Self-efficacy toward science learning has been shown to play a crucial role in determining students’ motivation and achievements. Social cognitive theory proposes that positive and negative task outcomes affect mastery experiences from which self-efficacy develops. The current research examined whether prior level of self-efficacy would serve as a moderator of the effect of experiential valence on self-efficacy in science learning.
Materials and methods:
One hundred and thirty engineering undergraduates with varying levels of prior self-efficacy (high, medium, and low) were randomly assigned to receive either a positive or a negative task experience regarding circuit design.
The findings of our experment showed that students with lower levels of self-efficacy appeared to be more affected by positive versus negative task experiences, and those with higher levels of self-efficacy tended to be more affected by negative versus positive task experiences.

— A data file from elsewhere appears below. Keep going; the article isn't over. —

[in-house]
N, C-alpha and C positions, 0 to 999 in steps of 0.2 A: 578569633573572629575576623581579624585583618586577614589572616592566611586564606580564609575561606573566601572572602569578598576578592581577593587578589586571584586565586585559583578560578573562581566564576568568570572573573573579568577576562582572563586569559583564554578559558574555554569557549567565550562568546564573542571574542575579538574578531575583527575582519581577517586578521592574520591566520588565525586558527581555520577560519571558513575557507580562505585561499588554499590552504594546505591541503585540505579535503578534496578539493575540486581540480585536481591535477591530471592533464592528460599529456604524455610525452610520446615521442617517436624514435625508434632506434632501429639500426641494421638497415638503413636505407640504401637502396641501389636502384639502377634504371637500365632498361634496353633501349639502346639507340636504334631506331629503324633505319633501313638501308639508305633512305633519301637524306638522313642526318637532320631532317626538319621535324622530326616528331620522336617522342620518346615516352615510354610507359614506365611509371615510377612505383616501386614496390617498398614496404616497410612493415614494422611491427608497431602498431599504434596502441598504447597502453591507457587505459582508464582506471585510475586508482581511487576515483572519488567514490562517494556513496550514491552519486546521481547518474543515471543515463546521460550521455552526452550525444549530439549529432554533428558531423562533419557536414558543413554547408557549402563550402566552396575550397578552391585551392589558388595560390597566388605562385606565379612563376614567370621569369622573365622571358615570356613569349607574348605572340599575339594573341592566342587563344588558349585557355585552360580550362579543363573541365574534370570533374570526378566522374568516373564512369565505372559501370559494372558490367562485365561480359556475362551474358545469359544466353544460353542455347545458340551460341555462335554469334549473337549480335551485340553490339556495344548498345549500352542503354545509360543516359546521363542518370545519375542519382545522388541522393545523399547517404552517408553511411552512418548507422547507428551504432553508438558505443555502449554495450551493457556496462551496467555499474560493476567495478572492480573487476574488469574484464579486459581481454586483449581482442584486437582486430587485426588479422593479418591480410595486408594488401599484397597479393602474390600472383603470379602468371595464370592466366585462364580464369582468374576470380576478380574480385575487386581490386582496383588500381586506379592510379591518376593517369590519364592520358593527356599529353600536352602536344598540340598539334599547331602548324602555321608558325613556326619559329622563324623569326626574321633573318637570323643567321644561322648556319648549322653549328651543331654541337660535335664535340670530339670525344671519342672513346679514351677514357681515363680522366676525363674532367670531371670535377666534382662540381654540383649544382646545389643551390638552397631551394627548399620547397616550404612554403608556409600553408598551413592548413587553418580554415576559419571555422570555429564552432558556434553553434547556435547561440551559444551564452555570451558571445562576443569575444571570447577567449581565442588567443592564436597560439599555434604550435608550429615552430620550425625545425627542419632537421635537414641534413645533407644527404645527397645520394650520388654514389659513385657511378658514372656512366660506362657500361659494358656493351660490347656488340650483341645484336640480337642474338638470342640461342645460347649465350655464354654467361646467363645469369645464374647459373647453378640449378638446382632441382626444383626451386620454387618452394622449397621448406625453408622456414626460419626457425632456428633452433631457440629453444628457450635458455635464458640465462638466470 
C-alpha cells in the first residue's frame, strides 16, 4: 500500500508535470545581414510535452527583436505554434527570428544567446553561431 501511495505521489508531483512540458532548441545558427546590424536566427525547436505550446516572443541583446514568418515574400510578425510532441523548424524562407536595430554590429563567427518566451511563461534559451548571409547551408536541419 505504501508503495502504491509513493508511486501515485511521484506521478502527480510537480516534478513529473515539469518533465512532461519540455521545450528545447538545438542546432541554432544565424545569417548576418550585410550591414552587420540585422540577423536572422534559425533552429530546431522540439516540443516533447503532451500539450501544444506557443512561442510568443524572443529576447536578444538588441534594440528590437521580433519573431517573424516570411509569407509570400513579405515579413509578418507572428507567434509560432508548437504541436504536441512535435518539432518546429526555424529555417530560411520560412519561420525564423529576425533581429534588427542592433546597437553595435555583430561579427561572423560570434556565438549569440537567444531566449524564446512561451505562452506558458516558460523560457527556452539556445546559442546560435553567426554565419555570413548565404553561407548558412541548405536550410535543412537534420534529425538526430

The present findings indicate that both valence of task experience and students’ prior self-efficacy affect their changes in self-efficacy with regard to STEM learning. The present findings have far-reaching implications for enhancing self-efficacy on learning of science.